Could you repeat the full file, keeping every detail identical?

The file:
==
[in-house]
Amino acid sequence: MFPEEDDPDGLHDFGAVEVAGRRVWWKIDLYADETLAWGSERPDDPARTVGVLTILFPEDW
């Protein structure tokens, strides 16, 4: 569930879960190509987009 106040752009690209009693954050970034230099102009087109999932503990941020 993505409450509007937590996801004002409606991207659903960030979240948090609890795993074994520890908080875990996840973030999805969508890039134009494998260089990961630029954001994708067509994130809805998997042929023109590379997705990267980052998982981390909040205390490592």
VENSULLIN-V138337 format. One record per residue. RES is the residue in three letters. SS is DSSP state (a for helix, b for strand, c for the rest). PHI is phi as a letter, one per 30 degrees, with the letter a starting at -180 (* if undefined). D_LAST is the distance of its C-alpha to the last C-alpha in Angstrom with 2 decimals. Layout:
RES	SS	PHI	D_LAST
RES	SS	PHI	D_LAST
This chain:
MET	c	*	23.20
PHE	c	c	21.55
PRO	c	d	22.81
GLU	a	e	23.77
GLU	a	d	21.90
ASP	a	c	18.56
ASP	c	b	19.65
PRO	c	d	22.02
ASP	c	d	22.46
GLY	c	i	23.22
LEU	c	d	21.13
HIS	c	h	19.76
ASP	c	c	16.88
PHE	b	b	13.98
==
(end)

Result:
[in-house]
Amino acid sequence: MFPEEDDPDGLHDFGAVEVAGRRVWWKIDLYADETLAWGSERPDDPARTVGVLTILFPEDW
């Protein structure tokens, strides 16, 4: 569930879960190509987009 106040752009690209009693954050970034230099102009087109999932503990941020 993505409450509007937590996801004002409606991207659903960030979240948090609890795993074994520890908080875990996840973030999805969508890039134009494998260089990961630029954001994708067509994130809805998997042929023109590379997705990267980052998982981390909040205390490592």
VENSULLIN-V138337 format. One record per residue. RES is the residue in three letters. SS is DSSP state (a for helix, b for strand, c for the rest). PHI is phi as a letter, one per 30 degrees, with the letter a starting at -180 (* if undefined). D_LAST is the distance of its C-alpha to the last C-alpha in Angstrom with 2 decimals. Layout:
RES	SS	PHI	D_LAST
RES	SS	PHI	D_LAST
This chain:
MET	c	*	23.20
PHE	c	c	21.55
PRO	c	d	22.81
GLU	a	e	23.77
GLU	a	d	21.90
ASP	a	c	18.56
ASP	c	b	19.65
PRO	c	d	22.02
ASP	c	d	22.46
GLY	c	i	23.22
LEU	c	d	21.13
HIS	c	h	19.76
ASP	c	c	16.88
PHE	b	b	13.98